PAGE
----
Lyricstranslate added a new photo to the album: Timeline Photos.
· October 14 at 6:50am ·
Lyricstranslate added a new photo to the album: Timeline Photos.
· October 12 at 7:31am ·
Lyricstranslate added a new photo to the album: Timeline Photos.
· October 10 at 5:55am ·
· October 8 at 9:11am ·

Mahmoud Darwish (1941-2008) was a Palestinian poet and one of the leading artists of the Arab world.

His poetry was able to transcend mere politics and reach for the human condition itself. As once described, he was “the voice of the fragmented soul.”

In the ’60s, he began publishing poetry and articles for newspapers and magazines.


He faced house arrest and imprisonment for his political activism and for publicly reading and publishing his poetry. His poem “Identity Card” was turned into a protest song.

In 1970, he attended the University of Moscow for one year. From there he moved to Cairo and Beirut, where he worked in the research and publishing institutes.

In 1981 he founded and edited the journal “Al-Karmel”.

His poetry became more sophisticated over the years, and he soon gained international fame.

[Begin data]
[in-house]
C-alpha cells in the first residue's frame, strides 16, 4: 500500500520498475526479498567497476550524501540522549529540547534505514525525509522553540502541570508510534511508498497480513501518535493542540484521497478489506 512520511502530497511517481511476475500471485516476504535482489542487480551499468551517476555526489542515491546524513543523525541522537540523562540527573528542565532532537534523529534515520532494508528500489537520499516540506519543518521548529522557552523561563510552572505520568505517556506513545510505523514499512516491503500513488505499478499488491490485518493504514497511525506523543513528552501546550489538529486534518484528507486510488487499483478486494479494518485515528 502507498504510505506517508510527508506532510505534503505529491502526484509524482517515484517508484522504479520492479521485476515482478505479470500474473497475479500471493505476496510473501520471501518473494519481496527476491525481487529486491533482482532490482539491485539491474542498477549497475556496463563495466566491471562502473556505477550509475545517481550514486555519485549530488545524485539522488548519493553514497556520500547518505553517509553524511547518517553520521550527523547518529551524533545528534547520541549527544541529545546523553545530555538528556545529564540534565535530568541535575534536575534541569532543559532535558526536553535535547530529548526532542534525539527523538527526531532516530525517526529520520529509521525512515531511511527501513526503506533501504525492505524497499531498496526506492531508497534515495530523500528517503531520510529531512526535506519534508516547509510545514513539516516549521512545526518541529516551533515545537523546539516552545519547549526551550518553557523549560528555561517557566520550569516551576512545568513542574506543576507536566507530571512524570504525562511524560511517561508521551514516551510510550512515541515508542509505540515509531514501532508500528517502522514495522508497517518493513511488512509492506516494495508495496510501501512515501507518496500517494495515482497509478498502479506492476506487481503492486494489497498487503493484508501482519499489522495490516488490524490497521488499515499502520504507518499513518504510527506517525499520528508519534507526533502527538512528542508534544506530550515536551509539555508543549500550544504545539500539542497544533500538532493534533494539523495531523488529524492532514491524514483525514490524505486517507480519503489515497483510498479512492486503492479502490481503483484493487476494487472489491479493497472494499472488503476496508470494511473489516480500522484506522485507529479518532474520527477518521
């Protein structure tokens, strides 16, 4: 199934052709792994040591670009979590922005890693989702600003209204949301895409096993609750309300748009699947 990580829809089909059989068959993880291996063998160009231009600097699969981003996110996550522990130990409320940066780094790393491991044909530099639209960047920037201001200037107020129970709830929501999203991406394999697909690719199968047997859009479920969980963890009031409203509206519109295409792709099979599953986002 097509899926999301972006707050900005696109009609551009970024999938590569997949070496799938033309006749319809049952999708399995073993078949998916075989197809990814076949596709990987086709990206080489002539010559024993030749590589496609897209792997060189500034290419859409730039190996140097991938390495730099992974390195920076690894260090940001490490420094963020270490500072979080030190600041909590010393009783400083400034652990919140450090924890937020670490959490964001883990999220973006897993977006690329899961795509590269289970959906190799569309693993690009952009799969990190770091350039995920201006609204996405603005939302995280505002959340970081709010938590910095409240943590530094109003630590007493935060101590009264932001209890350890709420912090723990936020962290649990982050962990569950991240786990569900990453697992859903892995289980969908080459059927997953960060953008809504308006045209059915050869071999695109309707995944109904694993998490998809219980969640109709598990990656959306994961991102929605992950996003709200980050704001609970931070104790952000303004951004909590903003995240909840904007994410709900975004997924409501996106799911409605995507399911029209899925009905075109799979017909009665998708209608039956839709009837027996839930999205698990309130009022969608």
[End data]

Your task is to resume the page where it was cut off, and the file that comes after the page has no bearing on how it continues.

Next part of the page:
During his career, he published around 30 collections of poetry and prose, which were translated into more than 22 languages, while several of his compositions were put to music.

He earned numerous awards for his literary works. His acceptance speech for the Prince Claus Fund of principal prize in Amsterdam in 2004 was perhaps the most elegant:

"A person can only be born in one place. However, he may die several times elsewhere [...]

[...] Poetry is perhaps what teaches us to nurture the charming illusion: how to be reborn out of ourselves over and over again, and use words to construct a better world, a fictitious world that enables us to sign a pact for a permanent and comprehensive peace ... with life."

Darwish on LT: []

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Lyricstranslate added a new photo to the album: Timeline Photos.
· October 7 at 4:40am ·
Lyricstranslate added a new photo to the album: Timeline Photos.
· October 5 at 2:36am ·
Lyricstranslate added a new photo to the album: Timeline Photos.
· October 3 at 10:37am ·
· October 1 at 10:03am ·

The earliest surviving evidence of rhyming is the Chinese Shijing (circa 10th century BC).

Classical Greek and Latin poetry usually didn’t rhyme but the ancient Greeks knew rhyme, which is evident in “The Wasps” by Aristophanes.